That's very, very handy if you've just spent a long time selecting a whole bunch of clips in your bin and you realize oh, oops! It was everything else that I wanted, not these things. Just like in Final Cut Pro, I can do alphanumeric sorts on all of these columns. So if I wanted to sort the name alphanumerically, or I wanted to sort the original Start time code of the clips, I can choose whatever I like. One of the things I really like is the fact that we can combine columns of data in that kind of sort.

Let's say I wanted to sort based primarily on Quality-- I am going to drag that to the left- hand side now--and then I wanted to sort name alphanumerically within that. In that case, I would select both columns, but because Quality is on the left, it's going to lead. So now we get everything one and then alphanumeric within that and everything in the Quality category two alphanumerically within that, and so on. A couple of final tools and tips and tricks for you.

First, modify a clip. Take a clip, right-click on it and choose the Modify command. In the Modify dialog, we have all sorts of power over the clip. We could set a new time code by field, and we can also set the Disk Label. This is helpful in file-based workflows because it gives us the same kind of reference that a tape name gives us in a tape-based workflow. I could call this gopro001. It's going to ask me if I am sure, and if we go here to our columns, I am going to make sure that Disk Label is on.

And now, of course, this particular clip in the bin is labeled as coming from the gopro001 disk. If all of these clips came from the same disk, I would give them all the same Disk label, and that's going to help me in my Media Management as I progress through the project. Another useful tool, with this clip highlighted, I am going to right-click and choose Lock Bin Selection, and then we can use the Bin Fast menu, Choose Columns, display the lock, and now you can see, this clip in the bin has the Lock icon next to it.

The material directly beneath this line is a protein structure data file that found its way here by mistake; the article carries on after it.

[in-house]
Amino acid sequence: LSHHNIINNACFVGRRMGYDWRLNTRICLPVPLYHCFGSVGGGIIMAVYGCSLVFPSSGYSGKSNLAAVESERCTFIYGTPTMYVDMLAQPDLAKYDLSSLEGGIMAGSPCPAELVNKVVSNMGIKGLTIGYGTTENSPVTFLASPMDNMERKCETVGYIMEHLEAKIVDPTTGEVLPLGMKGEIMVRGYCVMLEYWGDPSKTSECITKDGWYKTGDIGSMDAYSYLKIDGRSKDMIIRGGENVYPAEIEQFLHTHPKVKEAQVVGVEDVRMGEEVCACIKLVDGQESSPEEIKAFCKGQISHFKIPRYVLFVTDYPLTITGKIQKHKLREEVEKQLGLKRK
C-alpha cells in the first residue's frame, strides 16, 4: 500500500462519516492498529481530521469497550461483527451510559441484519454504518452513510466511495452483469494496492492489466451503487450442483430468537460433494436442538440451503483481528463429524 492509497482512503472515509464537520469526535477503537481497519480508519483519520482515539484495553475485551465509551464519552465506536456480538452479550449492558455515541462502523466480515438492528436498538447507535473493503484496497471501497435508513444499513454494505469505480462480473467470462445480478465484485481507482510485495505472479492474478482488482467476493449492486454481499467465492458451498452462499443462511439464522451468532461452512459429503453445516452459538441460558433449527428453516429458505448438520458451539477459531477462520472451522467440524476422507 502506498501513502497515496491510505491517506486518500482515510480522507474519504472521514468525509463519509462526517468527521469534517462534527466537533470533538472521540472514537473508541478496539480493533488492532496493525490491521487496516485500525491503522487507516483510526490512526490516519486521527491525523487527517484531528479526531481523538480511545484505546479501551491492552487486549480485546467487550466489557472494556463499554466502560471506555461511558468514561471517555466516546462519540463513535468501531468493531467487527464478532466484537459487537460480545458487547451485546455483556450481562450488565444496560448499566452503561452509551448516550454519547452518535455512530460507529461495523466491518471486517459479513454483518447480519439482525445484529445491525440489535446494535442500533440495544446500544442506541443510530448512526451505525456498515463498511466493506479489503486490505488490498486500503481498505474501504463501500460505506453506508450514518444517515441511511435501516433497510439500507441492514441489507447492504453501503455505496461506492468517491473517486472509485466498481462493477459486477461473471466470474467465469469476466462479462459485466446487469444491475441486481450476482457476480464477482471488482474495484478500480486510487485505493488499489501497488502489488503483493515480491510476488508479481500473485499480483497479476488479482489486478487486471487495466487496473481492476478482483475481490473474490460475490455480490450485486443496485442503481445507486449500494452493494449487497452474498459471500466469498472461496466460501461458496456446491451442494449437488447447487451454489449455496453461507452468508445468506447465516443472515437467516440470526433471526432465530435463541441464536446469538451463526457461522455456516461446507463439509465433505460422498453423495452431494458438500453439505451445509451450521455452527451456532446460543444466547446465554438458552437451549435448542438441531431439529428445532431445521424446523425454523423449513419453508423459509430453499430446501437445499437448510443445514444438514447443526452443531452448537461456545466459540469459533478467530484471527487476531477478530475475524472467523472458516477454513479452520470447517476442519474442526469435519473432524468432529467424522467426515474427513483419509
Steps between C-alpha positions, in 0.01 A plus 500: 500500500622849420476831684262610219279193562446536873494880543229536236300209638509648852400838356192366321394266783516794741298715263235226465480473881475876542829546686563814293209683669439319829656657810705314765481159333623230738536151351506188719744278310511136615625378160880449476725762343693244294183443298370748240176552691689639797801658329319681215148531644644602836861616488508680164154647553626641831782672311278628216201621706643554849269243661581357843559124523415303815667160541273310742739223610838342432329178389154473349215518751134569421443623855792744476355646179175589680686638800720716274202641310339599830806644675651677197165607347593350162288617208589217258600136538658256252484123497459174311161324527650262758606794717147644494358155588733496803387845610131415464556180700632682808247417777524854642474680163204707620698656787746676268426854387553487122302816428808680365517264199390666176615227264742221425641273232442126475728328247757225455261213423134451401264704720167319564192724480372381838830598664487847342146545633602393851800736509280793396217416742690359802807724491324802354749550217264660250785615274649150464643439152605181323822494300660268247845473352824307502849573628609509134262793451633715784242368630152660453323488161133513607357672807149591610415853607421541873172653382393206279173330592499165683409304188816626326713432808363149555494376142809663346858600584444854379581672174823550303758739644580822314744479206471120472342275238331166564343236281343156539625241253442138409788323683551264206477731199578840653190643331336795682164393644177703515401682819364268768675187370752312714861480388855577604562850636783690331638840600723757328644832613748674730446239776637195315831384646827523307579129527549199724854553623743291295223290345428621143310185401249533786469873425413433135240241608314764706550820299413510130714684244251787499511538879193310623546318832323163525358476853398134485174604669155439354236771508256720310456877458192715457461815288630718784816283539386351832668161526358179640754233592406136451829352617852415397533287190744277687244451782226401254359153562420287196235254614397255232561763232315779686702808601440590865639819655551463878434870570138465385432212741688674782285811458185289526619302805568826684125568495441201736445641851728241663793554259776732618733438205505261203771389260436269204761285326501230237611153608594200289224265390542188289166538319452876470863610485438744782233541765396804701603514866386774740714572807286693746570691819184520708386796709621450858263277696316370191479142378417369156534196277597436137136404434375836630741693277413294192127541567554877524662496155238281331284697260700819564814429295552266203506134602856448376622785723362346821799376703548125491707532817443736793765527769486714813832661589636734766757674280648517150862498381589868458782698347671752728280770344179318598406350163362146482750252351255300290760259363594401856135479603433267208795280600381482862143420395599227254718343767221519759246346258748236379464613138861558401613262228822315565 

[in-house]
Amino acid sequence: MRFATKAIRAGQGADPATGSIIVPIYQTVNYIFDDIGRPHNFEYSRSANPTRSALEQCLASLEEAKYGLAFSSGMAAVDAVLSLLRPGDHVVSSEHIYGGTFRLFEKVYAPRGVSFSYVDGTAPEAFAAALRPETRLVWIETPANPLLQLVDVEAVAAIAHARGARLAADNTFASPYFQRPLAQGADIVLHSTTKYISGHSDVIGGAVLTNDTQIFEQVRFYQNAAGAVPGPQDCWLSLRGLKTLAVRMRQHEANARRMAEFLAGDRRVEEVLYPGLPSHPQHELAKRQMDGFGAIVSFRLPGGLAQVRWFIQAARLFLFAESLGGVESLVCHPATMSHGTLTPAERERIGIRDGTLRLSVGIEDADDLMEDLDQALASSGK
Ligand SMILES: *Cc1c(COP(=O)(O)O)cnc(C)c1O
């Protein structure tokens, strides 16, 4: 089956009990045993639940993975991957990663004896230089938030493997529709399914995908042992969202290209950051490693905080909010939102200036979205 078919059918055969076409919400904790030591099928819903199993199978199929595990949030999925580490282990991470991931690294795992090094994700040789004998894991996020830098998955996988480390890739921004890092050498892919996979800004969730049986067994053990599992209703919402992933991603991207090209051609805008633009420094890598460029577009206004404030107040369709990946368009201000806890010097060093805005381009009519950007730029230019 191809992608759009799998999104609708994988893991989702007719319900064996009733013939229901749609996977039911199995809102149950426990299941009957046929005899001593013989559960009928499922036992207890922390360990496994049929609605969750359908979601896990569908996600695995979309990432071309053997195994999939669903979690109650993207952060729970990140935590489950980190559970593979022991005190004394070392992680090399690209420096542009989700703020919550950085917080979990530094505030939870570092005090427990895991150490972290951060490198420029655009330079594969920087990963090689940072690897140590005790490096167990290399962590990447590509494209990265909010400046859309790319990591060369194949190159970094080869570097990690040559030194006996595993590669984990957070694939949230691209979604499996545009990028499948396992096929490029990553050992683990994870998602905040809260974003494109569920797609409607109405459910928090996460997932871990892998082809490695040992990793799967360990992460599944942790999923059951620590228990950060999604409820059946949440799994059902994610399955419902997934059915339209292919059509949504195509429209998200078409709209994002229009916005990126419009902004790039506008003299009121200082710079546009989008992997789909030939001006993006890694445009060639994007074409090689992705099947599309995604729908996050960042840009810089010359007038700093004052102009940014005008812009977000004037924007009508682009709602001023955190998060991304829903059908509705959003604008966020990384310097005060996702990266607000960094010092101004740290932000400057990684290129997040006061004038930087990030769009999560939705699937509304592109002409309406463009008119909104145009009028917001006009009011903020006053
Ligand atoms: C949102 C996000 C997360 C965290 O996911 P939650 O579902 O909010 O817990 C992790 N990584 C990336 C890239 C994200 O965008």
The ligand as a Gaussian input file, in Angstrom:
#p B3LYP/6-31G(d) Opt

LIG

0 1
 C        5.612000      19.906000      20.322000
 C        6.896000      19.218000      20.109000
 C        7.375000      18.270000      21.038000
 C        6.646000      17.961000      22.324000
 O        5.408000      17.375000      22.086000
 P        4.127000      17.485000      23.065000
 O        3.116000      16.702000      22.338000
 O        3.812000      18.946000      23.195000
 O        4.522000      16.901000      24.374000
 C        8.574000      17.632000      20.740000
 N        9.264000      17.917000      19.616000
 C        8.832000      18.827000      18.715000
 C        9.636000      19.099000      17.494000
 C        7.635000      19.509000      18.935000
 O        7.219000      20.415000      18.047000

That means that I can't delete this clip. I could also apply this to sequences too, so that's very useful if you have just finished your cut and you'd like to lock it in the bin. Of course, I can unlock it by right- clicking and choosing Unlock Bin Selection. So we now have control over the bin, its display, and the objects contained within. Customizing bin layouts, adding and using custom columns are everyday useful tools that will help you stay organized.

There are currently no FAQs about Migrating from Final Cut Pro 7 to Avid Media Composer 5.5.

 
Share a link to this course

What are exercise files?

Exercise files are the same files the author uses in the course. Save time by downloading the author's files instead of setting up your own files, and learn by following along with the instructor.

Can I take this course without the exercise files?

Yes! If you decide you would like the exercise files later, you can upgrade to a premium account any time.

Become a member Download sample files See plans and pricing

Please wait... please wait ...
Upgrade to get access to exercise files.

Exercise files video

How to use exercise files.

Learn by watching, listening, and doing, Exercise files are the same files the author uses in the course, so you can download them and follow along Premium memberships include access to all exercise files in the library.